"Where potential reliability issues of concern are identified with elements of a developing plan from a state or group of states," said the document, "EPA, DOE, and FERC will meet to determine an approach to resolving the issues, which may include meeting with the state or states that are developing the plan along with the relevant planning authorities and/or reliability coordinators."
Others charged with overseeing the nation's electric grid reserved judgment yesterday, promising further analysis to gauge the rule's effect on reliability.
PJM Interconnection, the nation's largest grid operator, plans to analyze the final rule "for potential impacts to the power grid."
The Midcontinent Independent System Operator is launching its stakeholder process to "fully assess its impact," it said in a statement.
"MISO is in the process of developing analysis of both a regional and state-by-state view of the total impact of the rule, including electric and gas infrastructure," the grid operator said. "We will work now on modeling the final rule and run the analysis to help stakeholders better understand compliance options."
The North American Electric Reliability Corp., the federally appointed reliability monitor for the interstate high-voltage grid, warned in comments to the original EPA proposal for a 2020 start date that the timeline "does not provide enough time to develop sufficient resource to ensure continued reliable operation of the grid by 2020." That timetable, it said, increased the potential for "wide-scale, uncontrolled outages."
In a statement yesterday, NERC said it "appreciates that the Environmental Protection Agency's final Clean Power Plan rule reflects changes identified in NERC's two special reliability assessments released earlier this year. While we continue to review the details, initial reports indicate that the final rule addresses several topics identified as needing attention by the NERC reports and many stakeholders," the organization said.
"NERC's principal finding recommended additional time in order to allow for extensive planning and significant investments in new energy infrastructure that will be needed to achieve emission reduction goals," it added.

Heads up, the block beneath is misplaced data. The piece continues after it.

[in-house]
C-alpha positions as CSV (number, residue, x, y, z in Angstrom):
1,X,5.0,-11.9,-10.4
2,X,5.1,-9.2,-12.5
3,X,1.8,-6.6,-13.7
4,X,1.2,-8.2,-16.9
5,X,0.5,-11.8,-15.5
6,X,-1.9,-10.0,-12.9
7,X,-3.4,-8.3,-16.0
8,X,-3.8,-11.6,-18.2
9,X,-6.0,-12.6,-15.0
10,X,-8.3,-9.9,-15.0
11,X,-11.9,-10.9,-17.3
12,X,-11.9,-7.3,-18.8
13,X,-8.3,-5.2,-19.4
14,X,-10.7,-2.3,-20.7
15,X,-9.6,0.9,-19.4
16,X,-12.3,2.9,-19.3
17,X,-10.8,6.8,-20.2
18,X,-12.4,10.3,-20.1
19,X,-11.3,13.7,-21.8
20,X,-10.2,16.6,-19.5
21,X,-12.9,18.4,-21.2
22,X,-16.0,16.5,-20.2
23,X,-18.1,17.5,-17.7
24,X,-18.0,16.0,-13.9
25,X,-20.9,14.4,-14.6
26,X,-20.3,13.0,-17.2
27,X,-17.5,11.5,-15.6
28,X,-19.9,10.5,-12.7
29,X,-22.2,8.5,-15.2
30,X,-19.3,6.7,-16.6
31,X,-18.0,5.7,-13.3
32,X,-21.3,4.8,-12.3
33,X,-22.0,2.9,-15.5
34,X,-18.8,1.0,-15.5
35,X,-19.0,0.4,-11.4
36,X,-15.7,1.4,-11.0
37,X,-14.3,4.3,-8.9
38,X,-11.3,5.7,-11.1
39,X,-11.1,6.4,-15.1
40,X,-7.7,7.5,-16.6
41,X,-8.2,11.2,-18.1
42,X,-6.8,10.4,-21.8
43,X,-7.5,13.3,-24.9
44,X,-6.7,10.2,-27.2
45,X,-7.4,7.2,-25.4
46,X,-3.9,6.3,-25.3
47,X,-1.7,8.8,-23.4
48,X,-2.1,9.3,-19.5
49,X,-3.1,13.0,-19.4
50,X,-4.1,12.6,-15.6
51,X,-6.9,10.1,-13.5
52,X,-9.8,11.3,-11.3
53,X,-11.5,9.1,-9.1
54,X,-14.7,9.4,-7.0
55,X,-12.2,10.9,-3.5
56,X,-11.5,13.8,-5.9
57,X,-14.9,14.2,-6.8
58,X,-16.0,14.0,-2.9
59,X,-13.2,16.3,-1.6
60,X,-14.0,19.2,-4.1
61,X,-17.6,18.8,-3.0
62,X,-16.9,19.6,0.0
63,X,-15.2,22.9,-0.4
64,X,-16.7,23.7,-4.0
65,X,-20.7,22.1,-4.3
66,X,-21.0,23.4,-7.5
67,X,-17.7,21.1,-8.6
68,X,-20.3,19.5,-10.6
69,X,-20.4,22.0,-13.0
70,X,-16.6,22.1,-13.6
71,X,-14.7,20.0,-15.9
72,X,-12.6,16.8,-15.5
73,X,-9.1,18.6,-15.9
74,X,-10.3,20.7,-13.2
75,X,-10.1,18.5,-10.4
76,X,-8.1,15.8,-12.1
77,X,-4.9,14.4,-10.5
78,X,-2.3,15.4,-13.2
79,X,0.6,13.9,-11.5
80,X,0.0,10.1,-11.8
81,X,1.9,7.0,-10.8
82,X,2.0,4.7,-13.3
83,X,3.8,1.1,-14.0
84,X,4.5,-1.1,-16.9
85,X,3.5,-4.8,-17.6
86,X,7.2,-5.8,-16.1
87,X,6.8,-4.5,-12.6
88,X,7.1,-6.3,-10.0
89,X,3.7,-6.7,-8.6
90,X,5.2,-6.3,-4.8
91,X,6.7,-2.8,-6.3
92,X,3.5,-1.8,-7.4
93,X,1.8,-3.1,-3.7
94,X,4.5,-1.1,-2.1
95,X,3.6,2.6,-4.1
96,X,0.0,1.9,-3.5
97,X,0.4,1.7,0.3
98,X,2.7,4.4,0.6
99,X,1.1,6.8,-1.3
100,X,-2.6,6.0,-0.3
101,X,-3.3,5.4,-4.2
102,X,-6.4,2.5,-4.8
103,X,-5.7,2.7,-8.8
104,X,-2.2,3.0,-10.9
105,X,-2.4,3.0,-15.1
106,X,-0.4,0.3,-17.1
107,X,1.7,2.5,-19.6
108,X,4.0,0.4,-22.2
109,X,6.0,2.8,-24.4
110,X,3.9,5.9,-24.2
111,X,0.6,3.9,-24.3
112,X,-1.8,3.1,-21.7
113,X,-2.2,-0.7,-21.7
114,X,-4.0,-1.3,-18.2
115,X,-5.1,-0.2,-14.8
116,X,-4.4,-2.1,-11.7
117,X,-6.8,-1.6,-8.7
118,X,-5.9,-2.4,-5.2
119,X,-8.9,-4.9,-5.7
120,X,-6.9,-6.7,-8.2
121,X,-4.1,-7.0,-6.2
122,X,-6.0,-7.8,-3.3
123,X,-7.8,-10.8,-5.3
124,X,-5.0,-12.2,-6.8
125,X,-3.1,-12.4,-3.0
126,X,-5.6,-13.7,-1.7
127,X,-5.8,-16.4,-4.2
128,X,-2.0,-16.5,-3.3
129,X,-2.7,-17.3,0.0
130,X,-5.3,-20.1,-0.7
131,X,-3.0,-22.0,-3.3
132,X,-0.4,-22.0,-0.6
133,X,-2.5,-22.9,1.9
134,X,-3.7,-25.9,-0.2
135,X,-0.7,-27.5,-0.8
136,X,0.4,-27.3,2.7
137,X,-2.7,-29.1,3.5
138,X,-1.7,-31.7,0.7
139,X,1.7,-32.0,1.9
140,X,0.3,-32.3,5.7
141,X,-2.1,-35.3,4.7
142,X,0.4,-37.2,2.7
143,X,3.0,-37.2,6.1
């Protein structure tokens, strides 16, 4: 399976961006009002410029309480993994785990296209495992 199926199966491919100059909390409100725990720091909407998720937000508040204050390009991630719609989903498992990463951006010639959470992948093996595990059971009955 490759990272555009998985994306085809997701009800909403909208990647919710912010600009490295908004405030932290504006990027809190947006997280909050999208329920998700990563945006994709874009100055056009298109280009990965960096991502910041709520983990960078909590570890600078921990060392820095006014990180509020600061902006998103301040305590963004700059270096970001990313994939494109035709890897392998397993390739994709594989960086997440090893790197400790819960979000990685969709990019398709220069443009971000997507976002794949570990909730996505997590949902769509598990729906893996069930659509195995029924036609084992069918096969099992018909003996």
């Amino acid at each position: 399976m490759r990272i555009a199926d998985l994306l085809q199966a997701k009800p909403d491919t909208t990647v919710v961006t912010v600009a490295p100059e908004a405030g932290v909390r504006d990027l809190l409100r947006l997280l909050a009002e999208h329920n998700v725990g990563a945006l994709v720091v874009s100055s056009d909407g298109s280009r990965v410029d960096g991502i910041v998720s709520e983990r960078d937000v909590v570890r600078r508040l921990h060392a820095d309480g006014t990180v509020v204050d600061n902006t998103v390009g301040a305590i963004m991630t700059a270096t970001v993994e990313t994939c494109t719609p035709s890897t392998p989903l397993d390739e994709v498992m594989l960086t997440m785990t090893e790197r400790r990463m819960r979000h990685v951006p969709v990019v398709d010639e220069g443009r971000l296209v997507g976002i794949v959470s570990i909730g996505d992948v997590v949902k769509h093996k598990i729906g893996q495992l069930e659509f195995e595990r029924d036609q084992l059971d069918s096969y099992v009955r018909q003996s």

NERC expects to issue an updated reliability assessment in the second quarter next year.
Jürgen Weiss, lead author of a rebuttal study by the Brattle Group in February, said that NERC overlooked or underestimated the carbon-reduction strategies that are available to reduce the impact of coal-plants closing. "We think NERC has not taken into consideration a number of factors that would substantially mitigate NERC's concerns," Weiss said (EnergyWire, Feb. 12).
EPA's final plan takes issue with NERC's reliability warning, adopting the Brattle Group's analysis. "The EPA appreciates NERC's attention to, and interest in, the proposed rule. However, we note that like some other studies, NERC assumes considerably less flexibility than actually is provided to states and [electric generating units] in this final rule. The final rule provides states with considerable time and latitude in designing plans that are tailored to the system in which their EGUs operate, which should be reflected in any reliability analysis."
"The NERC study does not fully reflect the current electric grid," EPA said. For example, the agency noted that the amount of renewable energy generation that NERC assumes for 2020 is about the same as what's being produced today. "Projections for 2020 are considerably higher."
EPA's expectation of a large step-up in wind production is not dependent upon congressional action to reinstate a production tax credit for wind energy, McCabe said yesterday. Rather, it adopts the newest forecasts of comparative costs of wind energy and competing sources, she said.
However, the American Wind Energy Association continues to stress that the tax credit is vital to the industry's growth. New wind energy installations fell 92 percent in 2013 after the tax credit expired. It was eventually renewed for a single year and faces an uncertain future in Congress.